Monday, March 15, 2010

Chunky Bobo, and Friends

When I saw the opening blurb to Douthat's column today, I knew it would be another exercise in stupidity. It was ...
Daniel Larison (Am. Cons.):
We Wouldn’t Want To Be Simplistic And Naive, Now, Would We?


Our nation might be less divided, and our debates less poisonous, if more artists were capable of showing us the ironies, ambiguities and tragedies inherent in our politics — rather than comforting us with portraits of a world divided cleanly into good and evil.

Yes, the problem might be that we do not have artists capable of rendering contemporary architects of a war of aggression that was based on shoddy intelligence, ideological fervor and deceit in a sufficiently subtle, even-handed manner. If only Hollywood were better at portraying the depth and complexity of people who unleashed hell on a nation of 24 million people out of an absurd fear of a non-existent threat! Life is so unfair to warmongers, is it not? Then again, the reason our debates are so poisonous and our nation so divided might have something to do with the existence of utterly unaccountable members of the political class that can launch such a war, suffer no real consequences, and then reliably expect to be defended as “decent” and “well-intentioned” people who made understandable mistakes. The unfortunate truth of our existence is that villains do not have to come out of central casting for comic book movies. They are ordinary, “decent” people who commit grave errors and terrible crimes for any number of reasons. Many great evils have found their origins in a group’s belief that they were doing the right thing and were therefore entitled and permitted to use extraordinary means.

That said, I do agree that we should have a greater appreciation for ambiguity and complexity. Would that we had had more of this when the President was railing against an “axis of evil,” administration supporters were authoring absurdly-titled works called An End to Evil, and advocates of invasion were routinely claiming that anyone opposed to the war did not understand that evil existed in the world. Where was this discomfort with sharp “Manichean” divisons then? Where were the complaints against simplistic and naive “reductionism” of complex realities?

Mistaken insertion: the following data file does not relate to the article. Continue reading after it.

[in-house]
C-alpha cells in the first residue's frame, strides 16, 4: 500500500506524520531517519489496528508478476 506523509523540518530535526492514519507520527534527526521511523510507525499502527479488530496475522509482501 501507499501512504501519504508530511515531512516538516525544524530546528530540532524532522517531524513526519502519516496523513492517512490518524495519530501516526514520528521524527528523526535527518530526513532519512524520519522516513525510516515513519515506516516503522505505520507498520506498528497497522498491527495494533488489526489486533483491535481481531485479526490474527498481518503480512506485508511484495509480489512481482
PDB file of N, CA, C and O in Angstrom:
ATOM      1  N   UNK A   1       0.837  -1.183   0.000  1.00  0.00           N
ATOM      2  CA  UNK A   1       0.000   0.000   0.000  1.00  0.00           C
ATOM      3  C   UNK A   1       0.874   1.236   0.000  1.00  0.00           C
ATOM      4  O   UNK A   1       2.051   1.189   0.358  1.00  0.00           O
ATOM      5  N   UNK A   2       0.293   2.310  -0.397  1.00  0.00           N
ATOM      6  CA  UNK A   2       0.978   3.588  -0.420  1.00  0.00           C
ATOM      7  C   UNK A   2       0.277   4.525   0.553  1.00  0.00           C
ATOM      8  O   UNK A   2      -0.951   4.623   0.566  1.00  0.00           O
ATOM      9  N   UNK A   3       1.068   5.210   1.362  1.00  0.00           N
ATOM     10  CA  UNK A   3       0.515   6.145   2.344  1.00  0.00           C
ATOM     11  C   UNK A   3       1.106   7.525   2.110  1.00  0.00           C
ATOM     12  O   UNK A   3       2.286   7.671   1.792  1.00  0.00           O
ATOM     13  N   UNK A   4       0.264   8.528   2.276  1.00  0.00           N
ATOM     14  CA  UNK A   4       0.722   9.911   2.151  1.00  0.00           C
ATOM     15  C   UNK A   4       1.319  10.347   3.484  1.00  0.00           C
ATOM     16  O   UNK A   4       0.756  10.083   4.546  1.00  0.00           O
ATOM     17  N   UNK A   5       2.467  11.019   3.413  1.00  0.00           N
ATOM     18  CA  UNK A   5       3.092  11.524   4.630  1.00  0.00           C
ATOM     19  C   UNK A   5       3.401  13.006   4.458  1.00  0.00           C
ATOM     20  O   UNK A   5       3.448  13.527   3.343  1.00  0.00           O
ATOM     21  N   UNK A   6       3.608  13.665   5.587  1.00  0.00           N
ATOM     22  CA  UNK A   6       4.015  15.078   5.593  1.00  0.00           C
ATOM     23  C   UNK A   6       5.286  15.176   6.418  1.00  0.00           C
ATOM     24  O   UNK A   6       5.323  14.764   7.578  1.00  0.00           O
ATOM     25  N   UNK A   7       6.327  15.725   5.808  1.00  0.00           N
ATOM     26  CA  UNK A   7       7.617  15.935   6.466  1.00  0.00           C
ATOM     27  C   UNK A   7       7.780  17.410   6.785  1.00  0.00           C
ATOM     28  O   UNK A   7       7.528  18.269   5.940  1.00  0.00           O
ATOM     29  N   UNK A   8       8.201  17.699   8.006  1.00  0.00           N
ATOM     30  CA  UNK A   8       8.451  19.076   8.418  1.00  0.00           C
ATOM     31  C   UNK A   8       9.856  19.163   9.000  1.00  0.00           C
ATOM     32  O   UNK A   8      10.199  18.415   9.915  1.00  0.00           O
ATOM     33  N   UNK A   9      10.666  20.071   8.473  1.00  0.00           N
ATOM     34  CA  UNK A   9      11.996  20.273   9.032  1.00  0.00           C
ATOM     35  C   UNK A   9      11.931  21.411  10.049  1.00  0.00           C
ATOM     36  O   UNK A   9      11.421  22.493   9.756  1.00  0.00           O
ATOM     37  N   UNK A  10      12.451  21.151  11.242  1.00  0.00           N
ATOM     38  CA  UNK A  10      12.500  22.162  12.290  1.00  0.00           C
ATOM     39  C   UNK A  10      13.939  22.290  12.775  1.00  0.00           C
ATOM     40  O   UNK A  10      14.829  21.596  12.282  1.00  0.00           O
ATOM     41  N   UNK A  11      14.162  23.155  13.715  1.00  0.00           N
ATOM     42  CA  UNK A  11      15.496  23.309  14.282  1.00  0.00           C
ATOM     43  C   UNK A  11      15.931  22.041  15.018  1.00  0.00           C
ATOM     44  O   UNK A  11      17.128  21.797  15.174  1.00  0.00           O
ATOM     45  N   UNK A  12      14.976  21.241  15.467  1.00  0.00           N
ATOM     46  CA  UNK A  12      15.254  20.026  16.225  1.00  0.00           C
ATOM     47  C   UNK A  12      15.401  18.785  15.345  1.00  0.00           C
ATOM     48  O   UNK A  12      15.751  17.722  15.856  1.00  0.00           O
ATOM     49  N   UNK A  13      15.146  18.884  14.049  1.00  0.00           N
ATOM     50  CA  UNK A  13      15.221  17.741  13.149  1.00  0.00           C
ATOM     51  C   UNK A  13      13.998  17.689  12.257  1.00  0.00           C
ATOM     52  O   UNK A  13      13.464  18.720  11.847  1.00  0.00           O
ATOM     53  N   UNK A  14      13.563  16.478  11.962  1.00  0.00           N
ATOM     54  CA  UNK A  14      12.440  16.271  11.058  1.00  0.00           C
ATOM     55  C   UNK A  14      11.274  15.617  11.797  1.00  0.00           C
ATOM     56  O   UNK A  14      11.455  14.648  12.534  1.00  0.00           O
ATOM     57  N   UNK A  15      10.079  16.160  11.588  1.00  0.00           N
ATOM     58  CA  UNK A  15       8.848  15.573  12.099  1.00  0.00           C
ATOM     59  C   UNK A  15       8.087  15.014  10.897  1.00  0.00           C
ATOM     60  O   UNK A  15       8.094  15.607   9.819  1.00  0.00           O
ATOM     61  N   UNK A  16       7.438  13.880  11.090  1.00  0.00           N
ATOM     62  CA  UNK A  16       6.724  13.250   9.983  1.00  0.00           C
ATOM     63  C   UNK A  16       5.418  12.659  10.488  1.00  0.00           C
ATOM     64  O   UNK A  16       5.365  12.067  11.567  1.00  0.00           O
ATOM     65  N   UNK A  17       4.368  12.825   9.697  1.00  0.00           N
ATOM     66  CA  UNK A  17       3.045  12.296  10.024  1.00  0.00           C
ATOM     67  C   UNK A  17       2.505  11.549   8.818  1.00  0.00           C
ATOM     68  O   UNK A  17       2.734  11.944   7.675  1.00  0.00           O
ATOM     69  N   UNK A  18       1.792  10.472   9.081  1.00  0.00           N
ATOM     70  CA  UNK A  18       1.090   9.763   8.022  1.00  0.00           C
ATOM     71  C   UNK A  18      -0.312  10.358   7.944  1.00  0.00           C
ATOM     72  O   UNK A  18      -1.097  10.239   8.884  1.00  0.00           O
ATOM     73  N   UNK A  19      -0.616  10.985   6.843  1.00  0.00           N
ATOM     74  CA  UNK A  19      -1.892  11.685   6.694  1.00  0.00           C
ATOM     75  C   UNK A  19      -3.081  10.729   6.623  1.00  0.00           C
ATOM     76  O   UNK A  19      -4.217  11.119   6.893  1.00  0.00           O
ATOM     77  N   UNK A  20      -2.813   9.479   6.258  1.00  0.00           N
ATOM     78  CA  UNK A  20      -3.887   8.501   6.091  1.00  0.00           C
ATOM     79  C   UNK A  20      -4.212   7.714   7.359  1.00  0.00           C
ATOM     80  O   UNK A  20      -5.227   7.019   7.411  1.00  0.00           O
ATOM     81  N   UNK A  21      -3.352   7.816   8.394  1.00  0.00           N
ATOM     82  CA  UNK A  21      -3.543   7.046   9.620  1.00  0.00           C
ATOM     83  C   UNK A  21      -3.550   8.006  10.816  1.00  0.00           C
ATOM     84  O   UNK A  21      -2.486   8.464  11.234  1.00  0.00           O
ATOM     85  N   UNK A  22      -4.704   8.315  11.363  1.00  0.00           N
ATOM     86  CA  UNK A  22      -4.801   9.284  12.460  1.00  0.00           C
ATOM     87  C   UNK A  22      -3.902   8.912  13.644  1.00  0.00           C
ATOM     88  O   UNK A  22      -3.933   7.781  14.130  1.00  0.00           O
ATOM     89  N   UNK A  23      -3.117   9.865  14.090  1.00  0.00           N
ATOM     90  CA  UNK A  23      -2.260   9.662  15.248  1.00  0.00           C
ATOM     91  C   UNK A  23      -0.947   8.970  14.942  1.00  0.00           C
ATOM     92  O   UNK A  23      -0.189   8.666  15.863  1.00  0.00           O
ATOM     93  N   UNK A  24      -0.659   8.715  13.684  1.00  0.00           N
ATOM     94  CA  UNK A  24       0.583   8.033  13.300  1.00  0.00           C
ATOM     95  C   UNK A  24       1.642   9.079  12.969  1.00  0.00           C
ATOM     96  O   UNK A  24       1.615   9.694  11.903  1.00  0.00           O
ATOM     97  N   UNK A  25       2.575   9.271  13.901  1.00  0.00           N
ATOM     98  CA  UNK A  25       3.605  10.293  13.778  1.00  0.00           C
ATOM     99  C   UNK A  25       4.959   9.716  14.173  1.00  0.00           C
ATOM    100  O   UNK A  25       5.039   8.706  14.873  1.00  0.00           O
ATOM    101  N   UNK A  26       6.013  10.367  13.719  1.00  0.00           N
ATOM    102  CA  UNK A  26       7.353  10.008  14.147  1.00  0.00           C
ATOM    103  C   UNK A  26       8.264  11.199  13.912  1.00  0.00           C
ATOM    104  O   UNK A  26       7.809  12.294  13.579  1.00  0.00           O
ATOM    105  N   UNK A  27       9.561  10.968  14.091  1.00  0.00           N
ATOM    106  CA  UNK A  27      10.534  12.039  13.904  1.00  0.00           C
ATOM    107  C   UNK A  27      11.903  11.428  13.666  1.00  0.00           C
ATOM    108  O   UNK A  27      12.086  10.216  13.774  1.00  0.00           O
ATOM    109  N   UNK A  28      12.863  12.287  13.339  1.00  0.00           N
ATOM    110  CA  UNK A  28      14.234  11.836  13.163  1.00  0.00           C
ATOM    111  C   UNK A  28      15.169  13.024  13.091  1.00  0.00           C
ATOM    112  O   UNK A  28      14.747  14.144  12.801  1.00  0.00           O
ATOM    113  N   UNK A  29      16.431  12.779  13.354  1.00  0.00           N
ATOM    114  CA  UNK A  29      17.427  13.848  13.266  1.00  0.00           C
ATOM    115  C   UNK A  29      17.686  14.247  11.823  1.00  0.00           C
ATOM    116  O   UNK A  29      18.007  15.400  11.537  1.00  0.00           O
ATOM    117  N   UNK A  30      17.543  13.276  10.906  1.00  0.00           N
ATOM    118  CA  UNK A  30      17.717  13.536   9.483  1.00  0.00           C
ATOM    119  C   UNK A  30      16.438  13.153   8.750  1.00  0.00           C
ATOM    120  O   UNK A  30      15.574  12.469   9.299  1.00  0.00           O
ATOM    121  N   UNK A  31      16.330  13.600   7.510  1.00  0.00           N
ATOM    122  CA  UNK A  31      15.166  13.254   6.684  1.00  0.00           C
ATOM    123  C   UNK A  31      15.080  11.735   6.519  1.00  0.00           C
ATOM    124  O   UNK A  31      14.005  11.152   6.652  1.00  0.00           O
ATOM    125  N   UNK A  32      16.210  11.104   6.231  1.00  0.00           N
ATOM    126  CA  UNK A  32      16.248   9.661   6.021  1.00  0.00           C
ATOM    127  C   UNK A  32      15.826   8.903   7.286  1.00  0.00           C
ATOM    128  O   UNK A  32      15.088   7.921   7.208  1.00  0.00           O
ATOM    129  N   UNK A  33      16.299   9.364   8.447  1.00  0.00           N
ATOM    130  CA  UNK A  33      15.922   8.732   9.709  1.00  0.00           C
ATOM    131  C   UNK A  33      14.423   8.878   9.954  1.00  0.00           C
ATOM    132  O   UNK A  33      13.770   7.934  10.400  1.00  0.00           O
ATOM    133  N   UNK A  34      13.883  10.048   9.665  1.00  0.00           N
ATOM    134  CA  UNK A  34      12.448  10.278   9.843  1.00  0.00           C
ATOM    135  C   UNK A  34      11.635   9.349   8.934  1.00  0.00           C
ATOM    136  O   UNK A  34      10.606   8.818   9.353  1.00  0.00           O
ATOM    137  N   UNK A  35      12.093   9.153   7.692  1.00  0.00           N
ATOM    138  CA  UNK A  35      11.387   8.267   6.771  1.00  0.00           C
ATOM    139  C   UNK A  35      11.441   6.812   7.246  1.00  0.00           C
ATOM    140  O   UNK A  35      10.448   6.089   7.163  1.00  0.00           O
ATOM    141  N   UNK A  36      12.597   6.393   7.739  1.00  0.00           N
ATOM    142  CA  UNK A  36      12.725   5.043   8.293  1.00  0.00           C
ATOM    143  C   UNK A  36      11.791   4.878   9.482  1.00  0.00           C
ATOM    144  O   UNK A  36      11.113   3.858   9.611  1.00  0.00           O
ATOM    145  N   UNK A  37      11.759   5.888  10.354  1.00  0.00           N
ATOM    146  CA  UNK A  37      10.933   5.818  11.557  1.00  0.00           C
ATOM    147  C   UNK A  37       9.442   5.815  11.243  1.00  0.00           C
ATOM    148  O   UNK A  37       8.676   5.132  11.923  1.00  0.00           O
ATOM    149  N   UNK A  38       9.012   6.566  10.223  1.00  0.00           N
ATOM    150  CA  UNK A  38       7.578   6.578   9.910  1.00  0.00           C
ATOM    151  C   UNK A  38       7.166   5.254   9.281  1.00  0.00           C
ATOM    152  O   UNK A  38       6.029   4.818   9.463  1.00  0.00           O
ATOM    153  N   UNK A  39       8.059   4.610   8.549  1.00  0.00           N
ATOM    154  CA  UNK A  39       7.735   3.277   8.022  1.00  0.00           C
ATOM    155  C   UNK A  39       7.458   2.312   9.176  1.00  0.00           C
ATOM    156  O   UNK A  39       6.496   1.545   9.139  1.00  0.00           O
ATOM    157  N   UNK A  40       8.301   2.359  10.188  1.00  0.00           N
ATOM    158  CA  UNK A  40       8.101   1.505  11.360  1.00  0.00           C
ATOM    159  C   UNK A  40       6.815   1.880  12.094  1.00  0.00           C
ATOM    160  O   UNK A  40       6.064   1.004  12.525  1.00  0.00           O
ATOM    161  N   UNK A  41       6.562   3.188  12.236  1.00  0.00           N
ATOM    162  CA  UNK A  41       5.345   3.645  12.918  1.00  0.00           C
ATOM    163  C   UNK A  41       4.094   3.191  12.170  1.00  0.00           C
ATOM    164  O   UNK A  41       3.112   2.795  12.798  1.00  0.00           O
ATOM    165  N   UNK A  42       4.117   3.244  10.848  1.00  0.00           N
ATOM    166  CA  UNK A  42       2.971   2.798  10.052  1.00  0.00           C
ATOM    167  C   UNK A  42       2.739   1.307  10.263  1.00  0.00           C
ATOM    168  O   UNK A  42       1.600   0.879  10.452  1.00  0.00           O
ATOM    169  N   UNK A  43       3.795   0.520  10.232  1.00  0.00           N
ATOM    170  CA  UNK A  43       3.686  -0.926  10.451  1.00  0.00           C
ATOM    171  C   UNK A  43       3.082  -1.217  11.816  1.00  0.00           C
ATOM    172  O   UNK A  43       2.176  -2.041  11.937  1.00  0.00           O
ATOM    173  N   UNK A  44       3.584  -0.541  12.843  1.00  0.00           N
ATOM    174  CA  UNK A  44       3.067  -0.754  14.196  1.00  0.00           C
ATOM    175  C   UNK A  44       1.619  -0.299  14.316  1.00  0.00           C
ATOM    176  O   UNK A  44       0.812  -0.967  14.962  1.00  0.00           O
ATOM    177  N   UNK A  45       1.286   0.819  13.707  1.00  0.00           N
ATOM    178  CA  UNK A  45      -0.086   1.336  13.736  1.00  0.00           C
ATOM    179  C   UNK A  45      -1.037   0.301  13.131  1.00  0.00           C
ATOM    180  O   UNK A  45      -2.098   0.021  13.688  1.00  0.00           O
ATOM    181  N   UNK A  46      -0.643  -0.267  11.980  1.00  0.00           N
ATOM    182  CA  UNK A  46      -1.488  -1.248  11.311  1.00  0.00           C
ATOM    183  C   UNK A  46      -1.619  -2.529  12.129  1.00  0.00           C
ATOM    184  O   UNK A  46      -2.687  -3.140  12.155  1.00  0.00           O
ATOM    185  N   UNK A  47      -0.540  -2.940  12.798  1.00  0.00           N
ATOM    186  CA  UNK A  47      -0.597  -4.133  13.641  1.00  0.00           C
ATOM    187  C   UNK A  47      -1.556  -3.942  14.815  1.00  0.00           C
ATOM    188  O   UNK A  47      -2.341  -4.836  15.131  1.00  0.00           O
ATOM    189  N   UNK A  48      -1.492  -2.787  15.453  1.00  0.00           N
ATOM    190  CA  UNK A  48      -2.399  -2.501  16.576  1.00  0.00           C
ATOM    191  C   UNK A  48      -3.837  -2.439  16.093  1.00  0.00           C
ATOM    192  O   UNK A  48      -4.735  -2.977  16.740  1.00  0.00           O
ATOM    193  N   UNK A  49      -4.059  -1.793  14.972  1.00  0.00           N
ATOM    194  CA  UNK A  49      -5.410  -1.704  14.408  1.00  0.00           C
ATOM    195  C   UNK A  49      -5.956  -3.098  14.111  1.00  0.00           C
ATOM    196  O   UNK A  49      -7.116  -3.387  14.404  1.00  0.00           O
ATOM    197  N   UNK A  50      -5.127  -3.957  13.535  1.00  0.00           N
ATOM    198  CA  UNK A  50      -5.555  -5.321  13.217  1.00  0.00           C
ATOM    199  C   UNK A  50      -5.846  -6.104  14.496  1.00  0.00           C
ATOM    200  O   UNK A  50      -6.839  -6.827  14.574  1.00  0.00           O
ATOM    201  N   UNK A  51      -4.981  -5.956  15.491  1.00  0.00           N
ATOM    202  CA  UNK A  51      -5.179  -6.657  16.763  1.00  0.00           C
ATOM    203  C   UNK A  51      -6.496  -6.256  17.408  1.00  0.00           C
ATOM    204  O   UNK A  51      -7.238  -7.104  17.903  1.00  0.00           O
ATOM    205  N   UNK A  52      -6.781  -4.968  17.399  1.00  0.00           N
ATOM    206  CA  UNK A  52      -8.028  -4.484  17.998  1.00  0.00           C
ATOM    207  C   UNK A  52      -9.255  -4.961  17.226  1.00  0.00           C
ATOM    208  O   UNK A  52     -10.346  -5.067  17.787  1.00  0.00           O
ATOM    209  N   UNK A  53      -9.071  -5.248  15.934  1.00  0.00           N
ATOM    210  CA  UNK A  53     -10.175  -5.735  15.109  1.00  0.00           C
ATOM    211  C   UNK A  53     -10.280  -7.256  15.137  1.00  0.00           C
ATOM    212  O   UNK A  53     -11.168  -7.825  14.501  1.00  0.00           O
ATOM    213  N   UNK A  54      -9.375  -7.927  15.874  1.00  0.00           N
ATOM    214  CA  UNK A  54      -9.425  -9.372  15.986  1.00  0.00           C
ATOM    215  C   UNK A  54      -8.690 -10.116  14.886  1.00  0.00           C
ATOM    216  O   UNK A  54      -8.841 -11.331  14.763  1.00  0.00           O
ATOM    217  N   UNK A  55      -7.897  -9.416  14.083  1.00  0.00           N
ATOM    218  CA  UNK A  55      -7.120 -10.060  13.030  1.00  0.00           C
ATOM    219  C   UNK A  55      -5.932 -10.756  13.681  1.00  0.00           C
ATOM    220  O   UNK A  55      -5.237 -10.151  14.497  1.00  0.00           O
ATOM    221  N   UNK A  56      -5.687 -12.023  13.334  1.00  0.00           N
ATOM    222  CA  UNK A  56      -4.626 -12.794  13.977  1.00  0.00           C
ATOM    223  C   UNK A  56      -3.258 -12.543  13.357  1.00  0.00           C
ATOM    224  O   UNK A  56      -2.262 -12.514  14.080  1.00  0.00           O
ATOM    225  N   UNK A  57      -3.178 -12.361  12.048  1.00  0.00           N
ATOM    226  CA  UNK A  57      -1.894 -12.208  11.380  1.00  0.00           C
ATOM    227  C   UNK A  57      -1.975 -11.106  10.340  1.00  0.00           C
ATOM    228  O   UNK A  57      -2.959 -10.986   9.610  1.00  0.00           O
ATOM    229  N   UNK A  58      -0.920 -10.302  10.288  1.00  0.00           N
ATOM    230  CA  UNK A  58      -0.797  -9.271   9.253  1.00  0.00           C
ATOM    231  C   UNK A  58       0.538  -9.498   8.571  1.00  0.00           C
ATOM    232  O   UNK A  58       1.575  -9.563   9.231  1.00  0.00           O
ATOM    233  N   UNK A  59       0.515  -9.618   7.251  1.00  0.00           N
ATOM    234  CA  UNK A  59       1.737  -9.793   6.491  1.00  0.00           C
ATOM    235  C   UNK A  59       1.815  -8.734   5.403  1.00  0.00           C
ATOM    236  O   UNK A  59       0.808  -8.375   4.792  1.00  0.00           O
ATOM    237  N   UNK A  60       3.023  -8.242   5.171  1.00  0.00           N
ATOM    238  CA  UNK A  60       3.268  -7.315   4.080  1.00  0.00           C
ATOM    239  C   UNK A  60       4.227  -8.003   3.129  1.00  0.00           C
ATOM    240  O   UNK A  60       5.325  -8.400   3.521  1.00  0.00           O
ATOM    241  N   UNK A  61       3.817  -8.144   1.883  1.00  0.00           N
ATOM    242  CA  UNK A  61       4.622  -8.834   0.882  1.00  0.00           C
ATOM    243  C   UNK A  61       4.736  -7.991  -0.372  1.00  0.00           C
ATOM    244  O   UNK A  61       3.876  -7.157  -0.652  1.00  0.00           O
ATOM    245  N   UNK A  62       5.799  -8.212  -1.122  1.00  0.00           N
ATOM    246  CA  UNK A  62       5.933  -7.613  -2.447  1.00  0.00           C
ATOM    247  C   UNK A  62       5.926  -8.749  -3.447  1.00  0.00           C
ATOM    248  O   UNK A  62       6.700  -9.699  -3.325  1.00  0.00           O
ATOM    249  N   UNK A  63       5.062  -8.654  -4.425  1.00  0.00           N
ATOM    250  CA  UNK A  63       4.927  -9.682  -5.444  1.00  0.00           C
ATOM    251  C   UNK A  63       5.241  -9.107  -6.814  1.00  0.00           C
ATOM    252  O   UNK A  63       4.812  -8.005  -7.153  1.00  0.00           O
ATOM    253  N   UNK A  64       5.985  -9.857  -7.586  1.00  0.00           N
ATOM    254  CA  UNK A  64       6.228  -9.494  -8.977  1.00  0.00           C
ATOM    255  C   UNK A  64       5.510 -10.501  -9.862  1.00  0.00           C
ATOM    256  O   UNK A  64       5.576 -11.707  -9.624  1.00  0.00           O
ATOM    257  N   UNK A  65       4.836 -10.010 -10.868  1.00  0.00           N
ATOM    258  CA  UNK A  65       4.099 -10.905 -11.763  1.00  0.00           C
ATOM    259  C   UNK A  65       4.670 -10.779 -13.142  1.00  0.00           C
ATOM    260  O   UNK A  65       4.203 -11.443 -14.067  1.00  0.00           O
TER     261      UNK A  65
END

Perhaps more of a tragic sensibility would have held some of the delusions of war supporters in check. Perhaps they would have been less enthusiastic to start a war that did not have to happen. After all, the Iraq war was nothing if not a product of a comforting, false vision of a world cleanly divided into good and evil, in which “we” were liberators and “they” were villains, pure and simple. When “they” possess a weapon, it is a dire threat to all of mankind, but when “we” possess the weapon it is no problem at all. “Their” aggression is proof that they must be destroyed, while “our” aggression is evidence of our noble intentions. Of course, when opponents of the invasion attempted to hold our government to the same moral and legal standards the government invoked against Hussein, we were told that this was to engage in “moral equivalency” and “relativism.” There is nothing quite like the relativism of universal moral standards!

Perhaps one reason there is not much interest in exploring the tragic side of our politics is that Nemesis is ever-elusive. The ambition and pride of political leaders may lead to disaster, but the men whose ambition and pride fueled the calamity escape relatively unscathed. We have an abundance of hubris in our politics, and there are more than enough sins that invite punishment, but unlike the famous figures of tragedy our leaders never answer for what they have done. It is always “History” that is supposed to judge them. In the meantime, they walk away, and often enough they head off to a comfortable retirement. They remain unaccountable and surrounded by a small army of revisionists just waiting to rehabilitate their reputations in a few years’ time.

When that changes, perhaps we will have more complicated storytelling that does not simply vilify the people responsible for a great crime. However, since there will apparently be no accountability for our leaders in the real world, we may have to settle for the inadequate stories we have now.

  • mistermix adds:
    Interesting to see one of the sanest and most civil bloggers around driven to complete frustration by Douthat’s mealy-mouthed horseshit. His whole response is worth a read.
  • DemFromCT adds:
    Don't blame Hollywood, Ross. Blame Bush and Glen Beck and Fox News. Until you confront the truth, your column will continue to be one dimensional.
  • Betty Cracker adds:

    That Chunky Bobo piece made me see red too. I seem to recall a conspicuous lack of nuance on the part of Bush and his neocon enablers during the run-up to the war.

    “You’re either with us or against us,” for example, and labeling anti-war liberals “objectively pro-terrorist” and similar nonsense. Not much fooking nuance then, but now that the war has been revealed as the giant cock-up we said it would be, well gosh, let’s not be too judgmental.

  • beltane adds:
    The neocons lack the complexity of character required by a top-notch Shakespearean villain. Sorry, but Dick Cheney is no Richard III, and he is way too one-dimensional to be the subject of an interesting monologue. These are more comic book style villains, and Hollywood is very well equipped to portray them.


Sen. John Ensign's (R-Nev.) humiliating sex scandal -- involving personal, legal, and ethical transgressions -- grew more serious last week with reports of incriminating emails. Politico reports this morning that the scandal "has Ensign under siege."

Embattled Republican John Ensign is showing no signs of giving up his Senate seat, but the persistent drip of information about his sex scandal has some colleagues and top Republican aides asking quietly whether he can serve effectively.

The Nevada Republican admitted in June that he'd had an affair with an aide. But rather than putting the problem behind him, the admission was just the first in a long series of damaging revelations that have left other senators wary of working too closely with him -- a significant problem in a clubby body in which success depends on building relationships with other members.